A new study has found that taking beta blockers may reduce a person’s risk of dementia, though experts warn it is currently too early to recommend beta blockers for this purpose.
The study, which will be presented at the American Academy of Neurology’s annual meeting in March, found that men taking beta blockers were less likely to have brain changes suggestive of dementia.
Blood carries essential oxygen and nourishment to the brain and without it brain cells can die. Having high blood pressure may damage the small vessels that supply the brain with blood.
Vascular dementia, which is the second most common cause of dementia after Alzheimer’s disease, can occur if blood flow to the brain is reduced.
Carried out by the University of Hawaii, this recent study on 774 Japanese-American men found that those who had taken beta-blockers as the only form of medication for their blood pressure had fewer abnormalities in the brain than those who had not been treated for hypertension or had received other blood pressure medication.
Those on beta blockers and other medications also had fewer brain abnormalities, but not as many as those solely on beta blockers. In the study, 610 of the men had high blood pressure or were being treated for high blood pressure.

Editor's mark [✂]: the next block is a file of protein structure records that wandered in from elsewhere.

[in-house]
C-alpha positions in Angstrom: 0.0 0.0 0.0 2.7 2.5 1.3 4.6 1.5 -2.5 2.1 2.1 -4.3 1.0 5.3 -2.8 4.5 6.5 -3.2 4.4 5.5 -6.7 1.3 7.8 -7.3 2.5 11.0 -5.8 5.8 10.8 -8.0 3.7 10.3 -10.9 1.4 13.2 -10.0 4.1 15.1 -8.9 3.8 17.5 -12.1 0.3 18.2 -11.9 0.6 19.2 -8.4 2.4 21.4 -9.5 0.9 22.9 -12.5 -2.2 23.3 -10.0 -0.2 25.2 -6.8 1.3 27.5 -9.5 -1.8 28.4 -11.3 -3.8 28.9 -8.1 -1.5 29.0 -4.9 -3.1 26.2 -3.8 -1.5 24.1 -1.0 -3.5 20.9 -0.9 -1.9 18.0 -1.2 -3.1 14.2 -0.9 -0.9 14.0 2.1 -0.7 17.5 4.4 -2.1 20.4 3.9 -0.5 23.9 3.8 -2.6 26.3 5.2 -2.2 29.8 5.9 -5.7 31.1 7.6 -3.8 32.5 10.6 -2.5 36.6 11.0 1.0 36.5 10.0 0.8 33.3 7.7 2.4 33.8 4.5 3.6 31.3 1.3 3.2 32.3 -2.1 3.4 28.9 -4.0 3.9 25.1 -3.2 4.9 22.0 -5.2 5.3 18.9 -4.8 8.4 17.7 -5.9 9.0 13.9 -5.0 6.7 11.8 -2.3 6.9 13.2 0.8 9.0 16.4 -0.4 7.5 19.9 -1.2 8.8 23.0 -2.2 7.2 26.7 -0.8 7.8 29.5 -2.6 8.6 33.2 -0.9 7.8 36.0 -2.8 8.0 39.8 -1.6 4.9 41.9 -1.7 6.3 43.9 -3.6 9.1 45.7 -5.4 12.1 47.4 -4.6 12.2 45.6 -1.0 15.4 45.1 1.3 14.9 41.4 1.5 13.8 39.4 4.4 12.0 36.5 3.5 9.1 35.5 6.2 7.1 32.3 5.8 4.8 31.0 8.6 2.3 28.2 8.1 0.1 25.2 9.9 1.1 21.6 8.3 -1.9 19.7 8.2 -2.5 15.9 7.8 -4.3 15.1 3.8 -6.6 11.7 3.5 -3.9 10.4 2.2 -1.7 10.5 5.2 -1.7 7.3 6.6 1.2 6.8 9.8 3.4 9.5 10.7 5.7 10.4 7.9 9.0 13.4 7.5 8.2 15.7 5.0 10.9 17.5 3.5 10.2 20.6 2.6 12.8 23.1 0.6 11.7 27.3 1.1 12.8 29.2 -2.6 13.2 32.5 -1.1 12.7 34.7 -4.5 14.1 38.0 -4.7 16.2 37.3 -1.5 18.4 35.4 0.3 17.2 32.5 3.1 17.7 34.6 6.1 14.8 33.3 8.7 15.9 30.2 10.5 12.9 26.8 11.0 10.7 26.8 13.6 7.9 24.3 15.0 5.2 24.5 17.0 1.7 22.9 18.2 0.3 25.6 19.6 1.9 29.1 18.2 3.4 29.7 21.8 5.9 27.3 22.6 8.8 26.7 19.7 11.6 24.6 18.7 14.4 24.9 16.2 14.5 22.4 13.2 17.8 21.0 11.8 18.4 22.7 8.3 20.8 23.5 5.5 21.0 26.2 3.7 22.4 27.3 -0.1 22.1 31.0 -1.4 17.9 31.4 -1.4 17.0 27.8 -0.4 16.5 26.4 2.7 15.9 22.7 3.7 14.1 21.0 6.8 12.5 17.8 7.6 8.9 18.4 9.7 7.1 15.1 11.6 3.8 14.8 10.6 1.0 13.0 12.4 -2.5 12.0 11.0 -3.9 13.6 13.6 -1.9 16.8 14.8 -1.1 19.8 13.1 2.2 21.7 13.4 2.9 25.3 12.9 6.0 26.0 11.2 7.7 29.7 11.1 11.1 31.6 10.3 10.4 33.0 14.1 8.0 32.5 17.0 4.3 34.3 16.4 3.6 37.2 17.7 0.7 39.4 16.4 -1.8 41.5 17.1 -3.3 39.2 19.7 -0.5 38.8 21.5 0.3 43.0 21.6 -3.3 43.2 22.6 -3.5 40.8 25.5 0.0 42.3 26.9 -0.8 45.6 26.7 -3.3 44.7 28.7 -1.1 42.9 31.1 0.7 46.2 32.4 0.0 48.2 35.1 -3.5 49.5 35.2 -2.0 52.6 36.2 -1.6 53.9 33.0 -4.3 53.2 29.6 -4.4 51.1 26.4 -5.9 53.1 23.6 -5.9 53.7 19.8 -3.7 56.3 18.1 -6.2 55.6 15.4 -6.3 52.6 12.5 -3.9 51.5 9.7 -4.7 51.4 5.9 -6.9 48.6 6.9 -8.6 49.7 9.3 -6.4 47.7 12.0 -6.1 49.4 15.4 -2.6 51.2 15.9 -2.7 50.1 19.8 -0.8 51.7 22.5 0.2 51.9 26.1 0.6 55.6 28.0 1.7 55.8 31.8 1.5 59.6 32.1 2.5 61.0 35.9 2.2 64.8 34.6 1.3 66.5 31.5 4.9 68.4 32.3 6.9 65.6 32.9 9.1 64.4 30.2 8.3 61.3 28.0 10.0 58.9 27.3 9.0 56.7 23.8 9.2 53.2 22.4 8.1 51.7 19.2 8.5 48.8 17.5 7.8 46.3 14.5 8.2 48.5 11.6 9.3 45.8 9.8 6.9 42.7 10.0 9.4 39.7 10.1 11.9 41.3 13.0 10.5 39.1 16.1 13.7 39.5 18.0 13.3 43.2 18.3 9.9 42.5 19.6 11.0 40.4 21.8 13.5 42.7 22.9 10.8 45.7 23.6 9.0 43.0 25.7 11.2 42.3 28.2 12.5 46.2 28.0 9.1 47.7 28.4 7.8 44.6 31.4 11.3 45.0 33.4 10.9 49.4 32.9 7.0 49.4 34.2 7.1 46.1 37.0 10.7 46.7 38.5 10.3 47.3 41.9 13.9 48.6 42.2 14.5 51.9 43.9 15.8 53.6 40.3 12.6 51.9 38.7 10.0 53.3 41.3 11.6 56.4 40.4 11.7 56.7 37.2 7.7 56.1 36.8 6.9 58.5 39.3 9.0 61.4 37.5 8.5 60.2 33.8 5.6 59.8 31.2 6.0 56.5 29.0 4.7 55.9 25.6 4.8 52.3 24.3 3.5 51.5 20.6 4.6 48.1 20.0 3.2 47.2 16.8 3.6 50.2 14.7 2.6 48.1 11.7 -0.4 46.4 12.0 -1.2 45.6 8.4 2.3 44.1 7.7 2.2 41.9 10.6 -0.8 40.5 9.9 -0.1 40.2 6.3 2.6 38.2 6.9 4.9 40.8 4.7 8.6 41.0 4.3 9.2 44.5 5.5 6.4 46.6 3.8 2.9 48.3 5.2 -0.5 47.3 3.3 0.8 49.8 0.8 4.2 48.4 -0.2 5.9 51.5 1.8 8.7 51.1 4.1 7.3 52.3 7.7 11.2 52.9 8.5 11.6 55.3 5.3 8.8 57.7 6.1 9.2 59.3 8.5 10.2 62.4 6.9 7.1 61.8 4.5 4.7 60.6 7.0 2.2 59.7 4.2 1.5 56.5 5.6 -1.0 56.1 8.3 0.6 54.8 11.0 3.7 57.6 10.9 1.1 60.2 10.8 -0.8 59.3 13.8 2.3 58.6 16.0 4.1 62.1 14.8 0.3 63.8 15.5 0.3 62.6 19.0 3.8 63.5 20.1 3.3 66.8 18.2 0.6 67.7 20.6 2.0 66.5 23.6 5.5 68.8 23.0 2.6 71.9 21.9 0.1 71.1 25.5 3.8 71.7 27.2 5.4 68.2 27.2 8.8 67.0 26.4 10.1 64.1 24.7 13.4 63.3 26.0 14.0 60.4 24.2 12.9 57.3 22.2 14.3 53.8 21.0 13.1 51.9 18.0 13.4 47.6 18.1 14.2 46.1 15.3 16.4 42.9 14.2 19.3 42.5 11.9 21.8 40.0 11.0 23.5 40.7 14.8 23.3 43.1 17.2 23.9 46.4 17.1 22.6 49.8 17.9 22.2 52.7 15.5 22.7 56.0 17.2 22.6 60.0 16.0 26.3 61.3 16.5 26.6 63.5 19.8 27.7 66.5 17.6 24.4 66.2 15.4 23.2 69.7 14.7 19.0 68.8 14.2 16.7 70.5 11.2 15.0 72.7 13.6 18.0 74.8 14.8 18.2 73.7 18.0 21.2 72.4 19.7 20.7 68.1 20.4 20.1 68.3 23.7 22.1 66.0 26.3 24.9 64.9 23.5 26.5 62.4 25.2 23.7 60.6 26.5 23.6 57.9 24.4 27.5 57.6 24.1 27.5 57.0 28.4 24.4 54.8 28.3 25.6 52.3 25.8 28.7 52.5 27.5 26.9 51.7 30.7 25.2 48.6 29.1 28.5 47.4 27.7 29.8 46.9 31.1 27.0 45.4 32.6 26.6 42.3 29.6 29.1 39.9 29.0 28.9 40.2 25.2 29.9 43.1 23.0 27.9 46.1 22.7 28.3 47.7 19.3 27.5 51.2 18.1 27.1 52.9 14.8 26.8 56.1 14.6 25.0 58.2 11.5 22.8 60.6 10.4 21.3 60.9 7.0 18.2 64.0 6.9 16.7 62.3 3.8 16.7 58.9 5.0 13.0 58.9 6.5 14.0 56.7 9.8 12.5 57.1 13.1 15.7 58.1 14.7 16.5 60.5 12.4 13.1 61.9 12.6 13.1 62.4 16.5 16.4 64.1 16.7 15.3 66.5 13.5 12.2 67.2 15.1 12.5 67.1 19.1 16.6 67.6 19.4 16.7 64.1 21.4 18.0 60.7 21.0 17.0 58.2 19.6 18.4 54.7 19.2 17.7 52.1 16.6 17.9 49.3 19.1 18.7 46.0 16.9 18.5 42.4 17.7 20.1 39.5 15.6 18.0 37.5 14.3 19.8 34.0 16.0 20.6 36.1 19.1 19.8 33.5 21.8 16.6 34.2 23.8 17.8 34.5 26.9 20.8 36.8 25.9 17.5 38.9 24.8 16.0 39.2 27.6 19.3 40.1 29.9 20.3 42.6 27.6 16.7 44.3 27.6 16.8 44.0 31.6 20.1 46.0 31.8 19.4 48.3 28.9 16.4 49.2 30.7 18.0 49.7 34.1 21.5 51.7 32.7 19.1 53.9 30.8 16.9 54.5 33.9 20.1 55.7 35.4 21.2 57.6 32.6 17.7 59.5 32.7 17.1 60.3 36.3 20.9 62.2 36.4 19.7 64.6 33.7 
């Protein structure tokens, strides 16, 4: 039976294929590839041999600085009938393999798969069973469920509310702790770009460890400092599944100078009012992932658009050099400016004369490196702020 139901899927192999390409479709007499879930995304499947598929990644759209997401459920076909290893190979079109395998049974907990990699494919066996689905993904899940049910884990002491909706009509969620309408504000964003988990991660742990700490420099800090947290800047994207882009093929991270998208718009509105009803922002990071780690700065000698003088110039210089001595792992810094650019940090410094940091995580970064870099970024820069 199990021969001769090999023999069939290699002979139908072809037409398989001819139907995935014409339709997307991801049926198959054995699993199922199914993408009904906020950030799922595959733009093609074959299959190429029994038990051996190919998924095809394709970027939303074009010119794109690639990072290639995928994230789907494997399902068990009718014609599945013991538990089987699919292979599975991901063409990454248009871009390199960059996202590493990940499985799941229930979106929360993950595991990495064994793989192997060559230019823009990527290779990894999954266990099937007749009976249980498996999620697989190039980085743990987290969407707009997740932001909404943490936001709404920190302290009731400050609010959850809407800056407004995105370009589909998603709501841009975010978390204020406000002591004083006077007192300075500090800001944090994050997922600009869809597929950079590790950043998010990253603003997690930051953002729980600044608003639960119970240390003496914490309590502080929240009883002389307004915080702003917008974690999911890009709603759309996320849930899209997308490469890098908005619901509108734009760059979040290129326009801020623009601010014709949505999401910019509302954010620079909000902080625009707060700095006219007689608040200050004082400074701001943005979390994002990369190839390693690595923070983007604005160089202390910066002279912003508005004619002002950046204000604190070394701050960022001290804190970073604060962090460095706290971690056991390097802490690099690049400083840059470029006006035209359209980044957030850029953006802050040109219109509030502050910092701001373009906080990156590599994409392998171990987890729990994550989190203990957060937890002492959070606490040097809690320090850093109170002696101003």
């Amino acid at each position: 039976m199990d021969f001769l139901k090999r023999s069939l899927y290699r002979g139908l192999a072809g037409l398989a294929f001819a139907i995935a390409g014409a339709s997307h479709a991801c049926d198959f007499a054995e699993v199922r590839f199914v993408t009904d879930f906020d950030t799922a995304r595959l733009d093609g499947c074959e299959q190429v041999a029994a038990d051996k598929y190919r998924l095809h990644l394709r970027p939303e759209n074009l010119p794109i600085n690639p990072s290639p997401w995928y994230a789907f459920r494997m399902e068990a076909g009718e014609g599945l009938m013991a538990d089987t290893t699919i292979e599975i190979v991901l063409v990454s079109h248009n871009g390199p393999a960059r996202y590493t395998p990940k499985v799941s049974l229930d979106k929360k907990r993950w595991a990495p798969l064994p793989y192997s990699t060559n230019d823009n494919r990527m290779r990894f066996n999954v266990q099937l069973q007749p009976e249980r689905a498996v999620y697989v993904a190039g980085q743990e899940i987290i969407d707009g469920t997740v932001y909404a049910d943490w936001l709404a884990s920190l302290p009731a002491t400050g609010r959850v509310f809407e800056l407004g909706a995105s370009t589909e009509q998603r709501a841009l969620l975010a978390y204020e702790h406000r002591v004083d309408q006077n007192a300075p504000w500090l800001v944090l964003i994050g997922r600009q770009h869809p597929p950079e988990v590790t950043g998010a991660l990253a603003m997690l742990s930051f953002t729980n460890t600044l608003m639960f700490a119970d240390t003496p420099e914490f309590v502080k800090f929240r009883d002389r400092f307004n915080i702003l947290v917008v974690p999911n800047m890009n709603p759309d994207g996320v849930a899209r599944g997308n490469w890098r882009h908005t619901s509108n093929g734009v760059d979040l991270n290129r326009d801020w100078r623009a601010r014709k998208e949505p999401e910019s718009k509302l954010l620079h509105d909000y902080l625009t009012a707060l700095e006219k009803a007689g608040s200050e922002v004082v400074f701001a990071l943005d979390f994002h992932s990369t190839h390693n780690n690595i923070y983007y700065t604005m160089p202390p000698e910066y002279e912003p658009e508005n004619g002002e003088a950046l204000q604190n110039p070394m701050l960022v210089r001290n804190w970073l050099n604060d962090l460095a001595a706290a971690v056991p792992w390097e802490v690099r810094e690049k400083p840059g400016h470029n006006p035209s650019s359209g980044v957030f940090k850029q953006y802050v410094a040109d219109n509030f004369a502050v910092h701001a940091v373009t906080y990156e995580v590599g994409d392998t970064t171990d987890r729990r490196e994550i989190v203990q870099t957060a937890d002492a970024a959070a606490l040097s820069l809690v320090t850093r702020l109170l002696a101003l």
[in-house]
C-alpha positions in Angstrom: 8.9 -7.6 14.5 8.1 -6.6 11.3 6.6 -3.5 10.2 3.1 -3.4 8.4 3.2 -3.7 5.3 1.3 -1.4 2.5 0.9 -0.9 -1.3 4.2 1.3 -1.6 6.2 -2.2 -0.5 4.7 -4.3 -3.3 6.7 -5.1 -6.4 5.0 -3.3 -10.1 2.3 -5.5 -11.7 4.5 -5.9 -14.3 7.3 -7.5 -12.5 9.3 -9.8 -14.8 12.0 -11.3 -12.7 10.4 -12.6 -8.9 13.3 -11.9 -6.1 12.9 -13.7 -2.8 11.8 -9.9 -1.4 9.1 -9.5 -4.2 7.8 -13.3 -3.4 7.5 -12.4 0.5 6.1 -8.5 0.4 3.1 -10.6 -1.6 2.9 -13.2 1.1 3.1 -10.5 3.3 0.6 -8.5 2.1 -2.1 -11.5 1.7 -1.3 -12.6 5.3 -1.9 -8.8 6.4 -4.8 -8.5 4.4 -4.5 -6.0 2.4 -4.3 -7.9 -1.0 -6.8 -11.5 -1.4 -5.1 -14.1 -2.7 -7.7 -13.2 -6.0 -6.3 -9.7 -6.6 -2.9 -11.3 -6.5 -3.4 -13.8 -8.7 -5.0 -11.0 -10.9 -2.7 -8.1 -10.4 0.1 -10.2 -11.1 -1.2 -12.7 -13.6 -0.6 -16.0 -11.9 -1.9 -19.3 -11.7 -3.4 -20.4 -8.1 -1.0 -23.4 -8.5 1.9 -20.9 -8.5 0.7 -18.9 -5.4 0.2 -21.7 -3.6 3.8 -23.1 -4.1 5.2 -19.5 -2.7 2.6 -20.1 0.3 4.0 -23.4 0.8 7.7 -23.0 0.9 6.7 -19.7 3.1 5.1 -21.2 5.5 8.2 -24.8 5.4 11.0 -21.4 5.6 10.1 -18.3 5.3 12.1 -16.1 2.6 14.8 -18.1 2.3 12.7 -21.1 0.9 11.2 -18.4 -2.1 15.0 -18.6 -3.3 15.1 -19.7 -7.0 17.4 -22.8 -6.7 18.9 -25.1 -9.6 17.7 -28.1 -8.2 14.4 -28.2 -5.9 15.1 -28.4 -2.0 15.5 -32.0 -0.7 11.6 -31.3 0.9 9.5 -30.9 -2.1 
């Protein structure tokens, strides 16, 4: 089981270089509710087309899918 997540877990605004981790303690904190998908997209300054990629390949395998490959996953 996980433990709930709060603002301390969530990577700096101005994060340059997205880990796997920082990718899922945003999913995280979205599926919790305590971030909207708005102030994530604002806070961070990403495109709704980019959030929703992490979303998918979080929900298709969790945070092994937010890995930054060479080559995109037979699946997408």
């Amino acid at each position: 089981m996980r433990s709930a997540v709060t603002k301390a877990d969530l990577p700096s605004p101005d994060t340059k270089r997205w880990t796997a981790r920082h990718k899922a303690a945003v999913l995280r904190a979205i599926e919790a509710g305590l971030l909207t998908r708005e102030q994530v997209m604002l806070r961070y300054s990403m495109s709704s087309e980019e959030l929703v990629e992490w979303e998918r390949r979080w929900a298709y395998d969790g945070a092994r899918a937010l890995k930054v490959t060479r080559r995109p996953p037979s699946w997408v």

The conclusion of the study was that all types of blood pressure medication were better than no treatment in regards to signs of dementia in the brain, such as brain shrinkage and areas of brain tissue damaged by short blood supply. The results were noted at autopsy after death.
Study author Dr Lon White told the BBC; "With the number of people with Alzheimer’s disease expected to grow significantly as our population ages, it is increasingly important to identify factors that could delay or prevent the disease.
"These results are exciting, especially since beta-blockers are a common treatment for high blood pressure."
The findings are considered preliminary but positive with more, larger studies needed.
Alzheimer’s Research UK head of research Dr Simon Ridley commented to the BBC; "This study suggests a link between the use of beta-blockers and fewer signs of dementia, but as the results of this study have yet to be published in full, it’s not clear what caused this link. It’s important to note that this study only looked at Japanese-American men, and these results may not be applicable to the wider population."